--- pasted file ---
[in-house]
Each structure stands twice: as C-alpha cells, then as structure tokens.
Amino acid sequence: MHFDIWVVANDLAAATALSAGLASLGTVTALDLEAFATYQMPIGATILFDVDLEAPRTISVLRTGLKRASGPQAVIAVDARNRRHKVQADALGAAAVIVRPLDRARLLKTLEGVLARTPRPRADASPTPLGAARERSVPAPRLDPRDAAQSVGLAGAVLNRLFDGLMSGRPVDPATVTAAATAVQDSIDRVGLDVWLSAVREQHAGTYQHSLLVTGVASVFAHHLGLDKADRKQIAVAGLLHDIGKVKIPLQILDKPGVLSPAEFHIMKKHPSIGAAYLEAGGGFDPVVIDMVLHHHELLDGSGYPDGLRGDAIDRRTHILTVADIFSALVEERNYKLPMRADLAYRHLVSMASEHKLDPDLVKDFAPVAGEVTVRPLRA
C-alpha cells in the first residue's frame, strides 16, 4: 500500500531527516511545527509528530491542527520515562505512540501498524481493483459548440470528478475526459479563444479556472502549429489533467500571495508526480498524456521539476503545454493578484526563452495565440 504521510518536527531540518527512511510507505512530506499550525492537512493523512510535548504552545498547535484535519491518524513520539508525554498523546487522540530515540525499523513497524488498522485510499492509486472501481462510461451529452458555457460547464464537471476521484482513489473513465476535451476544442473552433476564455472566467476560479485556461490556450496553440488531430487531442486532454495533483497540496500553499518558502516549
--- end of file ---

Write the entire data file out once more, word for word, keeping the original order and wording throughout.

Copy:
[in-house]
Each structure stands twice: as C-alpha cells, then as structure tokens.
Amino acid sequence: MHFDIWVVANDLAAATALSAGLASLGTVTALDLEAFATYQMPIGATILFDVDLEAPRTISVLRTGLKRASGPQAVIAVDARNRRHKVQADALGAAAVIVRPLDRARLLKTLEGVLARTPRPRADASPTPLGAARERSVPAPRLDPRDAAQSVGLAGAVLNRLFDGLMSGRPVDPATVTAAATAVQDSIDRVGLDVWLSAVREQHAGTYQHSLLVTGVASVFAHHLGLDKADRKQIAVAGLLHDIGKVKIPLQILDKPGVLSPAEFHIMKKHPSIGAAYLEAGGGFDPVVIDMVLHHHELLDGSGYPDGLRGDAIDRRTHILTVADIFSALVEERNYKLPMRADLAYRHLVSMASEHKLDPDLVKDFAPVAGEVTVRPLRA
C-alpha cells in the first residue's frame, strides 16, 4: 500500500531527516511545527509528530491542527520515562505512540501498524481493483459548440470528478475526459479563444479556472502549429489533467500571495508526480498524456521539476503545454493578484526563452495565440 504521510518536527531540518527512511510507505512530506499550525492537512493523512510535548504552545498547535484535519491518524513520539508525554498523546487522540530515540525499523513497524488498522485510499492509486472501481462510461451529452458555457460547464464537471476521484482513489473513465476535451476544442473552433476564455472566467476560479485556461490556450496553440488531430487531442486532454495533483497540496500553499518558502516549